Slowdown in reform
Since 2014, the government has introduced a resolution each year on the measures to improve the business environment and enhance national competitiveness. The implementation of such resolutions has been commended by the business community for helping the business environment in Vietnam to improve significantly, as seen in the Provincial Competitiveness Index (PCI) released annually by the VCCI with the reform score increasing over the years.
One of the most applauded reform is the administrative procedures to start a business when the number of days required for processing has dropped from 12 to 6 in the past six years. The average time a business spends on receiving tax authorities also fell from 19.5 hours per year to 8 hours in 2020.
The field of export and import has also seen considerable improvements thanks to the application of information technology, risk management, interconnected procedures, and slimmed-down and transparent specialised inspections.
Bold reforms in recent years have helped to increase Vietnam’s position in global rankings. Compared to the 2011-2015 period, Vietnam has leapt 20 positions to rank number 70 among the 190 economies on the World Bank’s business environment rankings. Vietnam also jumped 10 notches to rank at 67 among 141 economies on the International Monetary Fund’s global competitiveness index.
However, a report by the VCCI shows that many hurdles remain in Vietnam’s business climate and the speed of reform is slowing down, especially in starting a business, access to electricity, access to credit and construction permits. It is worth mentioning that these are the areas regarded as having the most rapid and impressive reform for many years. Although a government resolution has called for strengthening discipline in processing administrative procedures in construction, many requirements have yet to be implemented and enterprises have not felt the positive impacts of such measures.
Increasing transparency, equality
A VCCI survey shows that the business community is not satisfied because many business conditions lack consistency while ministries and agencies are slow to propose revisions to the relevant laws. Some business requirements are overlapping, unnecessary, non-transparent and too intrusive in the operations of a business.
Specialised inspections see little improvement and the single-window mechanism is not very effective when enterprises still have to submit hard copies along with electronic versions, while there is a lack of connection between ministries and sectors. Furthermore, the information technology system is frequently overburdened and not very friendly to users.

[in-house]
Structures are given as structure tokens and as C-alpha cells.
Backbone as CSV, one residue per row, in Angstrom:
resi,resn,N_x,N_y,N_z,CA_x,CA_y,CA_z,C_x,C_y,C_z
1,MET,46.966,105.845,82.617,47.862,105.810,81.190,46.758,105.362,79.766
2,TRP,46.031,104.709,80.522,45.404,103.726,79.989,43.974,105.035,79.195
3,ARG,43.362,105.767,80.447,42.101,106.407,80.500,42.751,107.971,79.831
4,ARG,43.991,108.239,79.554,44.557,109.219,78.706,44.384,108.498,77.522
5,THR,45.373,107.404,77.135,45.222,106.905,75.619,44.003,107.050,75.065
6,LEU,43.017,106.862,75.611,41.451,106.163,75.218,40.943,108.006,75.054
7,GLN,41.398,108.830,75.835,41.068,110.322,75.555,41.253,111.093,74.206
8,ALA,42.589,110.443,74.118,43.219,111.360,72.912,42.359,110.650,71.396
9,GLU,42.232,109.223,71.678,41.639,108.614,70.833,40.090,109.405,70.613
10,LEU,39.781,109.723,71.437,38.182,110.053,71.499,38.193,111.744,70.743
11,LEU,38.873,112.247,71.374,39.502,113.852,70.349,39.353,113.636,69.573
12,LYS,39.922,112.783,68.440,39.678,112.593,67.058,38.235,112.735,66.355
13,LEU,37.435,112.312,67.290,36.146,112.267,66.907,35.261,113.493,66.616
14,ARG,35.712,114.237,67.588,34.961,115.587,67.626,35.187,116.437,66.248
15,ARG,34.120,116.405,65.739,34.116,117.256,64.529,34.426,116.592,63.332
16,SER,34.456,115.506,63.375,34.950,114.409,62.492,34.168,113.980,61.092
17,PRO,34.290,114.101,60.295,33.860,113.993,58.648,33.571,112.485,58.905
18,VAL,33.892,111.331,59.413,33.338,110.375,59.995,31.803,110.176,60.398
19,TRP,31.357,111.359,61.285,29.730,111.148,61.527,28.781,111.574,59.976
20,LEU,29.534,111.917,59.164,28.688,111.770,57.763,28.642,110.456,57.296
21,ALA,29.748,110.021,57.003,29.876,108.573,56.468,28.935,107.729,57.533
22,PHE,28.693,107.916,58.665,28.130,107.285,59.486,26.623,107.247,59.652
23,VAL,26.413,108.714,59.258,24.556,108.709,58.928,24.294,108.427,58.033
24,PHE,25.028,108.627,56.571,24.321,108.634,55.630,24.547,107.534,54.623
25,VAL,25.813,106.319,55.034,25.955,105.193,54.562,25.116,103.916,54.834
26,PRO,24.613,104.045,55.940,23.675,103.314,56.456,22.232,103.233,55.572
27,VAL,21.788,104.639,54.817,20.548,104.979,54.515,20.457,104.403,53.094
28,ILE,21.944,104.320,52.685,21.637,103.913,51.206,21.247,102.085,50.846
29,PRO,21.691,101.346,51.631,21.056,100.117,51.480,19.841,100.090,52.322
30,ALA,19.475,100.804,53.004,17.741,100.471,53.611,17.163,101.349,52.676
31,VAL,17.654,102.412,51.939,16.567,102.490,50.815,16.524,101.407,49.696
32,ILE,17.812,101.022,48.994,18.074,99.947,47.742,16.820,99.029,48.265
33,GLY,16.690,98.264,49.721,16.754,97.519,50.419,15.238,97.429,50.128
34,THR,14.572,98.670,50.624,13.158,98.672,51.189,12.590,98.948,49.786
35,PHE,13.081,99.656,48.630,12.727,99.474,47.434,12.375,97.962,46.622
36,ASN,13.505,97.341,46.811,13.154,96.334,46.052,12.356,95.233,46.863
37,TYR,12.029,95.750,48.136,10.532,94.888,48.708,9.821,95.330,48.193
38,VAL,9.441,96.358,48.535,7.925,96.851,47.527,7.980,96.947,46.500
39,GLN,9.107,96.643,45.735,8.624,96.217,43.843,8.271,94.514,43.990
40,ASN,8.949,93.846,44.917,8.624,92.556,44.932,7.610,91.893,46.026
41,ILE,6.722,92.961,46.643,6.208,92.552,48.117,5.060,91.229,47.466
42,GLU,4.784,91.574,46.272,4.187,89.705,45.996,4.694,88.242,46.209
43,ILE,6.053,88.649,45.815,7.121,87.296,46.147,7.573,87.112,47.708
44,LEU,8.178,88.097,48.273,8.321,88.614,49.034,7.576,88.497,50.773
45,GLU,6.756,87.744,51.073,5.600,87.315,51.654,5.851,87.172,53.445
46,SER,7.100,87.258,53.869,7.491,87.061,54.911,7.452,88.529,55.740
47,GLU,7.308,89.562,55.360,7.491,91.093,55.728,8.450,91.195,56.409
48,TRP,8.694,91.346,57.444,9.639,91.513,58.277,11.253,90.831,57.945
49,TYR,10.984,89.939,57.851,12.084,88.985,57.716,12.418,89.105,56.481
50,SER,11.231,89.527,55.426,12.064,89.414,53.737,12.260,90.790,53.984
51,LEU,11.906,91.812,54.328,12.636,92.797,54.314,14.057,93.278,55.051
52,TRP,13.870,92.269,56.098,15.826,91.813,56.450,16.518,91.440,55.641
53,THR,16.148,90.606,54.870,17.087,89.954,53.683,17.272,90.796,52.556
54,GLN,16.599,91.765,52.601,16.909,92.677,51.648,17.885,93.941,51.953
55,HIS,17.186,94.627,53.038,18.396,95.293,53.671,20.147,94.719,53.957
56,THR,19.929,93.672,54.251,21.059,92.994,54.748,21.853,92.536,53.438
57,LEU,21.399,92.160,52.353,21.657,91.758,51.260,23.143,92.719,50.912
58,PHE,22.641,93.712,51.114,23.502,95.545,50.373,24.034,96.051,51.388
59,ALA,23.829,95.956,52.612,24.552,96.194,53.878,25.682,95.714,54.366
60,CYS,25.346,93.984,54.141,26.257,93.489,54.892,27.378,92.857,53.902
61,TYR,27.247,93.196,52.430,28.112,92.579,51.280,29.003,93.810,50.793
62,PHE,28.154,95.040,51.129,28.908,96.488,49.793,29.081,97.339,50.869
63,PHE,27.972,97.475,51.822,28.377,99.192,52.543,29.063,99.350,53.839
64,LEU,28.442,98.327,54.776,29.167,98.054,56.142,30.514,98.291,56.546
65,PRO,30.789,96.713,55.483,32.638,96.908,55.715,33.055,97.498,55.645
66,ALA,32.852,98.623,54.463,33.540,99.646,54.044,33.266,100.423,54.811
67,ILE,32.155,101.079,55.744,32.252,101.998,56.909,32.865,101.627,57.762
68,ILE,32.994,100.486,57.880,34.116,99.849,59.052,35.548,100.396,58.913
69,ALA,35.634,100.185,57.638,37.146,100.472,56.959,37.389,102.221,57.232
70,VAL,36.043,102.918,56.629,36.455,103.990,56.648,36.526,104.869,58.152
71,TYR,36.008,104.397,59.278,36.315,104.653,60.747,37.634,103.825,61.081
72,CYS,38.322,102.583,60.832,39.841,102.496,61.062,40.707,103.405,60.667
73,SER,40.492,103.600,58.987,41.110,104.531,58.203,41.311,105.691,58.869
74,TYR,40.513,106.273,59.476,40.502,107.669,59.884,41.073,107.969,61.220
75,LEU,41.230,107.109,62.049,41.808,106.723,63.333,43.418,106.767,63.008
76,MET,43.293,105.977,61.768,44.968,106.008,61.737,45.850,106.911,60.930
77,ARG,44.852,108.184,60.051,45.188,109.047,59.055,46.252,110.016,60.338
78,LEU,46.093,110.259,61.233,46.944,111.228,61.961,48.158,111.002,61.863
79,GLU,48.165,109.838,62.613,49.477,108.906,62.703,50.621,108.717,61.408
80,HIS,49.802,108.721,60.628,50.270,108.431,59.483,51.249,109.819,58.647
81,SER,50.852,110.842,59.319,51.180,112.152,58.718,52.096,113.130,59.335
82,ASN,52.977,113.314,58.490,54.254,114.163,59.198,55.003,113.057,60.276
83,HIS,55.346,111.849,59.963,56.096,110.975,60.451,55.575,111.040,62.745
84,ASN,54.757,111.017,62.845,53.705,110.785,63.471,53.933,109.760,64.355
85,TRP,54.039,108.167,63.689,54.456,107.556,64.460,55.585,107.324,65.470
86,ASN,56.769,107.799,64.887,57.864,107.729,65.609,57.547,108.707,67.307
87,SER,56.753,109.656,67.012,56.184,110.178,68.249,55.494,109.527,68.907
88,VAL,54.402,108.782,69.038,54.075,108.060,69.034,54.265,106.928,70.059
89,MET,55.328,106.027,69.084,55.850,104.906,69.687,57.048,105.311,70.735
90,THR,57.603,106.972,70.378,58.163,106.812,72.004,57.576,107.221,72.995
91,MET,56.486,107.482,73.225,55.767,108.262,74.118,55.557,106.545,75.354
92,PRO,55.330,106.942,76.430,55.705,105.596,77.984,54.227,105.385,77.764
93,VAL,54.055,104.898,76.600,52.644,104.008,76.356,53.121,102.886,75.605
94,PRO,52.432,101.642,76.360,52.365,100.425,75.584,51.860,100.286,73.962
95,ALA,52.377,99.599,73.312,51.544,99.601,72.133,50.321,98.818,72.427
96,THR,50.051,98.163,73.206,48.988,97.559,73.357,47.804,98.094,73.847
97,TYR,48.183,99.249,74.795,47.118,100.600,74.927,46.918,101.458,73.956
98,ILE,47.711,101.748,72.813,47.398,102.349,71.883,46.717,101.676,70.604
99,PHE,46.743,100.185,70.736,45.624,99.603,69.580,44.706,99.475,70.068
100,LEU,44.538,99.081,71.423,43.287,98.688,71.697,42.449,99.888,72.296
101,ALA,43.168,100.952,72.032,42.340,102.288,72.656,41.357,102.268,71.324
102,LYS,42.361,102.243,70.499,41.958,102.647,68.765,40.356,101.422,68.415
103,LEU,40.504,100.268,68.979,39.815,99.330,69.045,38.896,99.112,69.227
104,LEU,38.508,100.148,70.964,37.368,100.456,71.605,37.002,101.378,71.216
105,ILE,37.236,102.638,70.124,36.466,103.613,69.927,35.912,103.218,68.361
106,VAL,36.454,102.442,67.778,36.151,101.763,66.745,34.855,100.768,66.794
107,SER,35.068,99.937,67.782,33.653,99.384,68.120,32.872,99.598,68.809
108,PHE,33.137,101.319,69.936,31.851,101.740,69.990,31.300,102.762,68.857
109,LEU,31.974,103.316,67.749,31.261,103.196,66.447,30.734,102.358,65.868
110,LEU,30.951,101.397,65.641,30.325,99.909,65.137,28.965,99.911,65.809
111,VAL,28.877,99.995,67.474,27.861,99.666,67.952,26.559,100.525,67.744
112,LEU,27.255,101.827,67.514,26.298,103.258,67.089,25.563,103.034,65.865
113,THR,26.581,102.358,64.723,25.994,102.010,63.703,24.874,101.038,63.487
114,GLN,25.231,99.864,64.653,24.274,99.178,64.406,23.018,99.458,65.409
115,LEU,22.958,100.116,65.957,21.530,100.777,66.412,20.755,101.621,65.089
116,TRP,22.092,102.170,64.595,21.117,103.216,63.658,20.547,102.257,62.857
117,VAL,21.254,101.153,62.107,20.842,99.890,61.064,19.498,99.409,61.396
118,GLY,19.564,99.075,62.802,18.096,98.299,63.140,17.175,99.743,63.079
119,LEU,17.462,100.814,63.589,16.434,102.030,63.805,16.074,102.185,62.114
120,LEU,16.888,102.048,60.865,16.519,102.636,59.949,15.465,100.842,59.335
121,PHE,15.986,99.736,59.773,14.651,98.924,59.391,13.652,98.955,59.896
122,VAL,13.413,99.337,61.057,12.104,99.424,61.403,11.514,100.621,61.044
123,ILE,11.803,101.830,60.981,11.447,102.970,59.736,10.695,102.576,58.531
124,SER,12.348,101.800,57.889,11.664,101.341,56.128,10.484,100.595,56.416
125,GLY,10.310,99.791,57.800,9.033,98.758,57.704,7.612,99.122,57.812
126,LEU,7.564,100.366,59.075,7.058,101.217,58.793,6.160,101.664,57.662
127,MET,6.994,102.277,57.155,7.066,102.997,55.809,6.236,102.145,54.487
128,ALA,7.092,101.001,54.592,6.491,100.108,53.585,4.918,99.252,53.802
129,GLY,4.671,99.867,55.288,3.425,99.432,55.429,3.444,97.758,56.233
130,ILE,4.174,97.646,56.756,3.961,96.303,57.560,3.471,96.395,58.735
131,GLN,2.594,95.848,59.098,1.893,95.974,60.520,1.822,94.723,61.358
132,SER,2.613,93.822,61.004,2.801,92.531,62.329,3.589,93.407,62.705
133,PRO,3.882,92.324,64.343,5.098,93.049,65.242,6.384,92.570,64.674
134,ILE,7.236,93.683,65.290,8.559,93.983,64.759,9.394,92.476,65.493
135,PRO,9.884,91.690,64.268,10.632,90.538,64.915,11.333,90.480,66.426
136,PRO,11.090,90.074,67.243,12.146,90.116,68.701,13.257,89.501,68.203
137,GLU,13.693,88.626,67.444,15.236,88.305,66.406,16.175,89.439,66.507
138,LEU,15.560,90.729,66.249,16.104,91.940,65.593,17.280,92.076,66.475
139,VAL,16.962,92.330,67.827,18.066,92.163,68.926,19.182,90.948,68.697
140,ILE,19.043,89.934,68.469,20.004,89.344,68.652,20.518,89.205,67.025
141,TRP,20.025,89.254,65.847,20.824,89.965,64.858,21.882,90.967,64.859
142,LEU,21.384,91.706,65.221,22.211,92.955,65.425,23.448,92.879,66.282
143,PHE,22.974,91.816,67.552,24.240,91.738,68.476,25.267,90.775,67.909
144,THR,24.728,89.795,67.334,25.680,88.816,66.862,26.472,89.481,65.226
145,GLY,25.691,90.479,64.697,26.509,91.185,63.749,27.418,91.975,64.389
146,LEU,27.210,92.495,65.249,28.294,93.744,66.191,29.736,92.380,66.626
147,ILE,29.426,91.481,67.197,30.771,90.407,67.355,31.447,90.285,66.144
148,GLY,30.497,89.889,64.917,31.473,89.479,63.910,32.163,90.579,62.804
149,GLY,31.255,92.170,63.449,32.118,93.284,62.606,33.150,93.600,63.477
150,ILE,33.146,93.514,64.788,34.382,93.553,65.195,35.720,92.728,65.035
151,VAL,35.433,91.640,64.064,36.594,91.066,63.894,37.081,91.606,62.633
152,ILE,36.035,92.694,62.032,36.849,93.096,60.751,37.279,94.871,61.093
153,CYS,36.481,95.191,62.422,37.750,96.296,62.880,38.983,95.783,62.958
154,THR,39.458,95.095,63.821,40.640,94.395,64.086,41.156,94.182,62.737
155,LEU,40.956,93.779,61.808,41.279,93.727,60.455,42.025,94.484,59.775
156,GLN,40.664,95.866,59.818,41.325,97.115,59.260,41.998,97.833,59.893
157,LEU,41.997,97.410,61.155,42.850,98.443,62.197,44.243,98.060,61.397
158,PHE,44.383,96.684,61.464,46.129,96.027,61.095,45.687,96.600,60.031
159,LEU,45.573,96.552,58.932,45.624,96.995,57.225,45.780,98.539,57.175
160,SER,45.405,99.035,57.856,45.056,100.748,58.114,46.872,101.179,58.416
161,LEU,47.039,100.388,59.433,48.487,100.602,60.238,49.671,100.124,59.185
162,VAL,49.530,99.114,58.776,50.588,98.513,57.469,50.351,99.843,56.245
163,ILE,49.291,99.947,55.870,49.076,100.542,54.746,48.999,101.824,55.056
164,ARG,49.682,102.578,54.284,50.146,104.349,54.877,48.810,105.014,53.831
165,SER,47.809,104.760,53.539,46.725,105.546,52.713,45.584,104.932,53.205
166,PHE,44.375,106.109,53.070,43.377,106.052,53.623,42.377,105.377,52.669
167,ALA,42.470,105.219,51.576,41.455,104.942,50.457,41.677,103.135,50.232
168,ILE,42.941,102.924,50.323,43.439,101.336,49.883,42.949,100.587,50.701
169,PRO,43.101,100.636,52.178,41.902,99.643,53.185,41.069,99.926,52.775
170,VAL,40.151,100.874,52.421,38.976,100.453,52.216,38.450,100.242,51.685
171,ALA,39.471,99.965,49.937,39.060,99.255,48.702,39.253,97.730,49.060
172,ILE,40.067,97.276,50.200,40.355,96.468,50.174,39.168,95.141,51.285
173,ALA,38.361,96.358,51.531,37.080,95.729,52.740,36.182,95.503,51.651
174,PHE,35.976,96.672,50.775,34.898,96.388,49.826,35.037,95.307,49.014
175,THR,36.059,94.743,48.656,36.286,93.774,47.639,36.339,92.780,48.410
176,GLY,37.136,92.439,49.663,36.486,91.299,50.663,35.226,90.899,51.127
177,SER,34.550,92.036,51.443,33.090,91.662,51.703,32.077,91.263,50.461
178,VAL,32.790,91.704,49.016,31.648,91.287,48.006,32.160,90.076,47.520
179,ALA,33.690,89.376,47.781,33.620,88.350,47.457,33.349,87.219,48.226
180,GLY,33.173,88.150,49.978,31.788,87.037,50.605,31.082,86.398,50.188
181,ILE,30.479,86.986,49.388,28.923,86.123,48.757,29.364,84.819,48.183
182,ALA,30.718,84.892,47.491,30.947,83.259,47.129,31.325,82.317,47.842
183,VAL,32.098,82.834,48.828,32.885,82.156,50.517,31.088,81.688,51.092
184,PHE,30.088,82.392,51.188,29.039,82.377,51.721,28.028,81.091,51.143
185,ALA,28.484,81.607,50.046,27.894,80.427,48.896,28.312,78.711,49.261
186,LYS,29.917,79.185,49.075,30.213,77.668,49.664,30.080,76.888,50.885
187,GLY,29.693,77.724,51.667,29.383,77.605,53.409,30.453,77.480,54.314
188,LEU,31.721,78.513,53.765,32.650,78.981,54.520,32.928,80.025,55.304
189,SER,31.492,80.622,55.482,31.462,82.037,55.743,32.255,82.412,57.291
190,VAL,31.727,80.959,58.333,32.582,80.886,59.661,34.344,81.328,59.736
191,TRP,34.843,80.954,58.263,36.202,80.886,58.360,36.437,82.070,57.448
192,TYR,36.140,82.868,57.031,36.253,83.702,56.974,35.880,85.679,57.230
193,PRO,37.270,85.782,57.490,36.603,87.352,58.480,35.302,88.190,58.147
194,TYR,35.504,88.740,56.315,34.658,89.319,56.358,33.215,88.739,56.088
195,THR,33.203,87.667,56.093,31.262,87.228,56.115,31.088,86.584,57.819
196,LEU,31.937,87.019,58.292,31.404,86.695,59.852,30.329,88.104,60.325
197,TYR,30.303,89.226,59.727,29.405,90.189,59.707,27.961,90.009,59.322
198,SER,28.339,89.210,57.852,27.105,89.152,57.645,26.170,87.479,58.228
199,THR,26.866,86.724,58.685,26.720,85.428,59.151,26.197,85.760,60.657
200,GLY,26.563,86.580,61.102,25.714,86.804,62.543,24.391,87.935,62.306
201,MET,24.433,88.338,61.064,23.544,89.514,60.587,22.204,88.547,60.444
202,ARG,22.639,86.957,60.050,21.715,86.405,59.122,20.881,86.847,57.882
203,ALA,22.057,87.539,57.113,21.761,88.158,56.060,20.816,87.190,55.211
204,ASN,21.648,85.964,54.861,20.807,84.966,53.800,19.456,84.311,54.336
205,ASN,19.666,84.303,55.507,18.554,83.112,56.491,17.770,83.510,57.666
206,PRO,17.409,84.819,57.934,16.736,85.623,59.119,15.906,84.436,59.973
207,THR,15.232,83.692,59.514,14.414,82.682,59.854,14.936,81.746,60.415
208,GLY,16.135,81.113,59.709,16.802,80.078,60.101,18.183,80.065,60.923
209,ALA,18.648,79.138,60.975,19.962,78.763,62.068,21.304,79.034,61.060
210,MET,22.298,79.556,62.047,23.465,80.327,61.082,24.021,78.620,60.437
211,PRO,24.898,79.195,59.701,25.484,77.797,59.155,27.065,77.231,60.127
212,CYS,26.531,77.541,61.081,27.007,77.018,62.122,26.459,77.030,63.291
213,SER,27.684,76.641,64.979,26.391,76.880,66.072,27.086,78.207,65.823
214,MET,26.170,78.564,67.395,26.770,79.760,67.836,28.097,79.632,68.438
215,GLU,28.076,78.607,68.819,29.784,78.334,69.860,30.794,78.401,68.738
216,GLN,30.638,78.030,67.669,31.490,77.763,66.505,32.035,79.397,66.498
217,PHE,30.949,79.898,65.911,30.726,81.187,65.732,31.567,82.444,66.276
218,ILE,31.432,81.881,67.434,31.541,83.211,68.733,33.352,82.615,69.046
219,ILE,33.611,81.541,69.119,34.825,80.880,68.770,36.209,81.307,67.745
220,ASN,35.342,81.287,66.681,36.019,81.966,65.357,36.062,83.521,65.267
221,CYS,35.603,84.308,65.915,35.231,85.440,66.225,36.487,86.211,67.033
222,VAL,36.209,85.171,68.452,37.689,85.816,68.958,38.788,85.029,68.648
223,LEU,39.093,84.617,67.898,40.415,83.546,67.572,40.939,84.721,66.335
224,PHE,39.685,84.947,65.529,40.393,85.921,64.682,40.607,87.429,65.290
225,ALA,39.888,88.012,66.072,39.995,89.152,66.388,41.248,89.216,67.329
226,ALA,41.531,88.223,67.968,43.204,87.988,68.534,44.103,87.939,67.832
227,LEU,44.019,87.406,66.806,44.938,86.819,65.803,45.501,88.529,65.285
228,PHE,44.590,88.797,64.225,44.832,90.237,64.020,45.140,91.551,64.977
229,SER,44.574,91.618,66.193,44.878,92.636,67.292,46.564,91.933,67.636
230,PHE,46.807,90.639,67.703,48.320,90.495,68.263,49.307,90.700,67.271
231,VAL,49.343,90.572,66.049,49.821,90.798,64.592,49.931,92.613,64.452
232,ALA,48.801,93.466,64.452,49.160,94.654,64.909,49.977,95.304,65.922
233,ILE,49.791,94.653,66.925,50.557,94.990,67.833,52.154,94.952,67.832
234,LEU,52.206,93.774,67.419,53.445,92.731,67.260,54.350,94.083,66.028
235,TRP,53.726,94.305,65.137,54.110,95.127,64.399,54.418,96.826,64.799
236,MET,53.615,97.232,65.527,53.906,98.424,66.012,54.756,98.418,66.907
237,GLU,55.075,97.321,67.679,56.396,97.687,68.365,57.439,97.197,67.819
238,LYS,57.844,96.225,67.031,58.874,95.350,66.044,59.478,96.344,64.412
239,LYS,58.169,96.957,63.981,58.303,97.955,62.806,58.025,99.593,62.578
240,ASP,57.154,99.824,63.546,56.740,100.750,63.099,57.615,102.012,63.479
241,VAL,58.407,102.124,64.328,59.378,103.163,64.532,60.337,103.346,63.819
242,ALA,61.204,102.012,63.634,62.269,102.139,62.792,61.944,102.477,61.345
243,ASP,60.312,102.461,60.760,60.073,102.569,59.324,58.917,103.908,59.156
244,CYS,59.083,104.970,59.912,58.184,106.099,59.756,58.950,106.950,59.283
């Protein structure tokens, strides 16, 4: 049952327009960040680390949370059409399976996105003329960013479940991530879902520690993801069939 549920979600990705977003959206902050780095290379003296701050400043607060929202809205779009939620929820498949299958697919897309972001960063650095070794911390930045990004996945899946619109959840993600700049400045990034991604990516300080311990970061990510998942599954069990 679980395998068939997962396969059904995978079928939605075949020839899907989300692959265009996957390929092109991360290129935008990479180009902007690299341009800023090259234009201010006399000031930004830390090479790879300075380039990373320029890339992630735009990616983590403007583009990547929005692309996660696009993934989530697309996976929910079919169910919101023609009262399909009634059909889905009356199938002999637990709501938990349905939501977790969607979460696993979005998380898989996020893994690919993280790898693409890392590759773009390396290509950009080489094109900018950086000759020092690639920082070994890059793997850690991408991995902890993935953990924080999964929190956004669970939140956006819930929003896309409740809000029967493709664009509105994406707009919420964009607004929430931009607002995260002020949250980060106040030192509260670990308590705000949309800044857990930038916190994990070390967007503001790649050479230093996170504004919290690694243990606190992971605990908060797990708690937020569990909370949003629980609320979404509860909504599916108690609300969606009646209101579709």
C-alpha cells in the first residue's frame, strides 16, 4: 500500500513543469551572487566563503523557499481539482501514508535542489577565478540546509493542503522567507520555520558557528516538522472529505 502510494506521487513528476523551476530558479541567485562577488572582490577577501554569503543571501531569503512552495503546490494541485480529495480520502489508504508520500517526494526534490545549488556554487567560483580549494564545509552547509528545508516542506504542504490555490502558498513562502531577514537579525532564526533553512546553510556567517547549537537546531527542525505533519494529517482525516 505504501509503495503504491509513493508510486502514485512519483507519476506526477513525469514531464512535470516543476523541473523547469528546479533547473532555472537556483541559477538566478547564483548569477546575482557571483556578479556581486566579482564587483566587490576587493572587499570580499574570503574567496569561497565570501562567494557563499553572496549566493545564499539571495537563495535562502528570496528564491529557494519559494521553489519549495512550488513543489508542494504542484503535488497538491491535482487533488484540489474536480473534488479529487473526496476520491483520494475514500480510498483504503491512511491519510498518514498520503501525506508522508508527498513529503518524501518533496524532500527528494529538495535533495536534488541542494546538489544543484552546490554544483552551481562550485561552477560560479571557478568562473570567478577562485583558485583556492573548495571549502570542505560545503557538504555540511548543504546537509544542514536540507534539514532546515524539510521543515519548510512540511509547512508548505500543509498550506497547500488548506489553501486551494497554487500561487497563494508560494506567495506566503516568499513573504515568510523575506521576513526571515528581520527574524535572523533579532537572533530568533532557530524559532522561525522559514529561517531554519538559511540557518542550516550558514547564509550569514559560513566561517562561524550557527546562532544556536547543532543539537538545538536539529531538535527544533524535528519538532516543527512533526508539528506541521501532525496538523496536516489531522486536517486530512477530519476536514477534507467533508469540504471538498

VCCI Chairman Vu Tien Loc stated that one of the major issues is the lack of transparency when many enterprises say that connections with government officials are needed to secure access to the necessary documents. More and more are complaining that the information released is too general and is not meaningful for them to use. Transparency has been achieved in legal regulations, administrative procedures and business conditions but it is more difficult to publicise the state’s plans, programmes and reports for enterprises to access.
Vietnam has also managed to reduce inequality between private and state businesses, and between domestic private companies and foreign firms. But a worrying problem is that a significant number of enterprises are reporting inequality with “backyard” enterprises.
It seems that all the easy problems have been solved and the remaining tasks are all difficult. It should be pointed out frankly that the challenge of improving the business climate over the next five years will be much greater and requires the joint efforts of the business community, business associations and each and every member of the state apparatus.
According to business and experts, reform in the coming period needs to be upgraded to a new level, not just to remove the hurdles but to create a transparent and equal business environment that strengthens market discipline, promotes innovation, and brings about stability and predictability of policies. It is necessary to continue simplifying administrative procedures, cutting down on business requirements and specialised inspections.
At the same time, the government and localities need to introduce new measures to increase dialogue and deal with difficulties so that programmes aimed at supporting business can produce the intended effect. They need to set out more specific and substantive goals so as to radically resolve issues in reality. Such measures are expected to maintain the stability and friendliness of the business environment, helping enterprises increase their production and create more opportunities for them to penetrate more deeply into the global economy.